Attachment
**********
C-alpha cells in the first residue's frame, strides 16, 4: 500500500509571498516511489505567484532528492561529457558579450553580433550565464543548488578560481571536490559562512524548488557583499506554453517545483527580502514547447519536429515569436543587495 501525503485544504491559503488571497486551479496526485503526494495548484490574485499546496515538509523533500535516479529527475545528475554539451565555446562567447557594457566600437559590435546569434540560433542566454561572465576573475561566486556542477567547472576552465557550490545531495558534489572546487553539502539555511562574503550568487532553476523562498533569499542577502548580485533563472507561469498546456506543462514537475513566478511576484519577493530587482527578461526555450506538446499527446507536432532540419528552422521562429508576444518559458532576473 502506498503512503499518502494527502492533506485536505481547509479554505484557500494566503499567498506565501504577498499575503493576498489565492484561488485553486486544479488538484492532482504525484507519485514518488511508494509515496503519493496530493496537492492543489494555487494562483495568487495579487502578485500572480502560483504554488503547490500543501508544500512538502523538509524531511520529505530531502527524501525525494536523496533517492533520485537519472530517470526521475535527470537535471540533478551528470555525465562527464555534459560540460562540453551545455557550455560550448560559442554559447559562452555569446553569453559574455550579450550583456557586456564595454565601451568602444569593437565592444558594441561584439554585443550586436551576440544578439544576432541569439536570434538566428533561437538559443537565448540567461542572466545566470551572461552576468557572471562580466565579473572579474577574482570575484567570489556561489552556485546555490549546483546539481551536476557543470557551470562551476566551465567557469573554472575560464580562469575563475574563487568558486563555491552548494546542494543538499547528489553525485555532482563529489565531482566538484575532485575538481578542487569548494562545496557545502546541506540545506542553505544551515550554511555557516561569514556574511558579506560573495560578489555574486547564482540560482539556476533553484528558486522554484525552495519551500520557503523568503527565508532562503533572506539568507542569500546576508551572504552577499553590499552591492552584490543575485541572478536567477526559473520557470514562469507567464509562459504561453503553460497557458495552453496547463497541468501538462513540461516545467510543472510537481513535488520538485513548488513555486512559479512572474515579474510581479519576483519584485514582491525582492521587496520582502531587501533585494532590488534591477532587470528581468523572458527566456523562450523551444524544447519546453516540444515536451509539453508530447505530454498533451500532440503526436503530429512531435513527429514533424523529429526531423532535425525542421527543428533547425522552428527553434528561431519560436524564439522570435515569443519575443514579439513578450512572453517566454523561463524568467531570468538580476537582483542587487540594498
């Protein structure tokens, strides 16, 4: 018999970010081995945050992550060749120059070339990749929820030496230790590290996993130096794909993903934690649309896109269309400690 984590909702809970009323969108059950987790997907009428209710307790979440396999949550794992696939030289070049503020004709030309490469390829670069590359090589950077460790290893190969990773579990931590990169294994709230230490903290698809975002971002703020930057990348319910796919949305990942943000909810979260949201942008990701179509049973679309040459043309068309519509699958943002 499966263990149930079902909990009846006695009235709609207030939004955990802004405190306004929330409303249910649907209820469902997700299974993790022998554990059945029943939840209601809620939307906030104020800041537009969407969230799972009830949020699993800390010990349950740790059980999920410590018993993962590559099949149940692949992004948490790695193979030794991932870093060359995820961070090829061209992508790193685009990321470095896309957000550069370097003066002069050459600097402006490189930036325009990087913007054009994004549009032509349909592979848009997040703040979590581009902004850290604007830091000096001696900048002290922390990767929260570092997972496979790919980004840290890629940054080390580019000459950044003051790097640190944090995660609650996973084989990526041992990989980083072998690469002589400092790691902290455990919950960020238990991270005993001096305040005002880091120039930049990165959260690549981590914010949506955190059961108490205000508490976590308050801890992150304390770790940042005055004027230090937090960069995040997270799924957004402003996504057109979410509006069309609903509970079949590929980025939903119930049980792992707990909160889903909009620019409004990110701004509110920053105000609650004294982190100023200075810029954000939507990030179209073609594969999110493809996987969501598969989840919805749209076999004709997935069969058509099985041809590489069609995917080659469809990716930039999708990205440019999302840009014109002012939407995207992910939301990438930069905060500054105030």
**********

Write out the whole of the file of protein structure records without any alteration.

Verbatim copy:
C-alpha cells in the first residue's frame, strides 16, 4: 500500500509571498516511489505567484532528492561529457558579450553580433550565464543548488578560481571536490559562512524548488557583499506554453517545483527580502514547447519536429515569436543587495 501525503485544504491559503488571497486551479496526485503526494495548484490574485499546496515538509523533500535516479529527475545528475554539451565555446562567447557594457566600437559590435546569434540560433542566454561572465576573475561566486556542477567547472576552465557550490545531495558534489572546487553539502539555511562574503550568487532553476523562498533569499542577502548580485533563472507561469498546456506543462514537475513566478511576484519577493530587482527578461526555450506538446499527446507536432532540419528552422521562429508576444518559458532576473 502506498503512503499518502494527502492533506485536505481547509479554505484557500494566503499567498506565501504577498499575503493576498489565492484561488485553486486544479488538484492532482504525484507519485514518488511508494509515496503519493496530493496537492492543489494555487494562483495568487495579487502578485500572480502560483504554488503547490500543501508544500512538502523538509524531511520529505530531502527524501525525494536523496533517492533520485537519472530517470526521475535527470537535471540533478551528470555525465562527464555534459560540460562540453551545455557550455560550448560559442554559447559562452555569446553569453559574455550579450550583456557586456564595454565601451568602444569593437565592444558594441561584439554585443550586436551576440544578439544576432541569439536570434538566428533561437538559443537565448540567461542572466545566470551572461552576468557572471562580466565579473572579474577574482570575484567570489556561489552556485546555490549546483546539481551536476557543470557551470562551476566551465567557469573554472575560464580562469575563475574563487568558486563555491552548494546542494543538499547528489553525485555532482563529489565531482566538484575532485575538481578542487569548494562545496557545502546541506540545506542553505544551515550554511555557516561569514556574511558579506560573495560578489555574486547564482540560482539556476533553484528558486522554484525552495519551500520557503523568503527565508532562503533572506539568507542569500546576508551572504552577499553590499552591492552584490543575485541572478536567477526559473520557470514562469507567464509562459504561453503553460497557458495552453496547463497541468501538462513540461516545467510543472510537481513535488520538485513548488513555486512559479512572474515579474510581479519576483519584485514582491525582492521587496520582502531587501533585494532590488534591477532587470528581468523572458527566456523562450523551444524544447519546453516540444515536451509539453508530447505530454498533451500532440503526436503530429512531435513527429514533424523529429526531423532535425525542421527543428533547425522552428527553434528561431519560436524564439522570435515569443519575443514579439513578450512572453517566454523561463524568467531570468538580476537582483542587487540594498
């Protein structure tokens, strides 16, 4: 018999970010081995945050992550060749120059070339990749929820030496230790590290996993130096794909993903934690649309896109269309400690 984590909702809970009323969108059950987790997907009428209710307790979440396999949550794992696939030289070049503020004709030309490469390829670069590359090589950077460790290893190969990773579990931590990169294994709230230490903290698809975002971002703020930057990348319910796919949305990942943000909810979260949201942008990701179509049973679309040459043309068309519509699958943002 499966263990149930079902909990009846006695009235709609207030939004955990802004405190306004929330409303249910649907209820469902997700299974993790022998554990059945029943939840209601809620939307906030104020800041537009969407969230799972009830949020699993800390010990349950740790059980999920410590018993993962590559099949149940692949992004948490790695193979030794991932870093060359995820961070090829061209992508790193685009990321470095896309957000550069370097003066002069050459600097402006490189930036325009990087913007054009994004549009032509349909592979848009997040703040979590581009902004850290604007830091000096001696900048002290922390990767929260570092997972496979790919980004840290890629940054080390580019000459950044003051790097640190944090995660609650996973084989990526041992990989980083072998690469002589400092790691902290455990919950960020238990991270005993001096305040005002880091120039930049990165959260690549981590914010949506955190059961108490205000508490976590308050801890992150304390770790940042005055004027230090937090960069995040997270799924957004402003996504057109979410509006069309609903509970079949590929980025939903119930049980792992707990909160889903909009620019409004990110701004509110920053105000609650004294982190100023200075810029954000939507990030179209073609594969999110493809996987969501598969989840919805749209076999004709997935069969058509099985041809590489069609995917080659469809990716930039999708990205440019999302840009014109002012939407995207992910939301990438930069905060500054105030």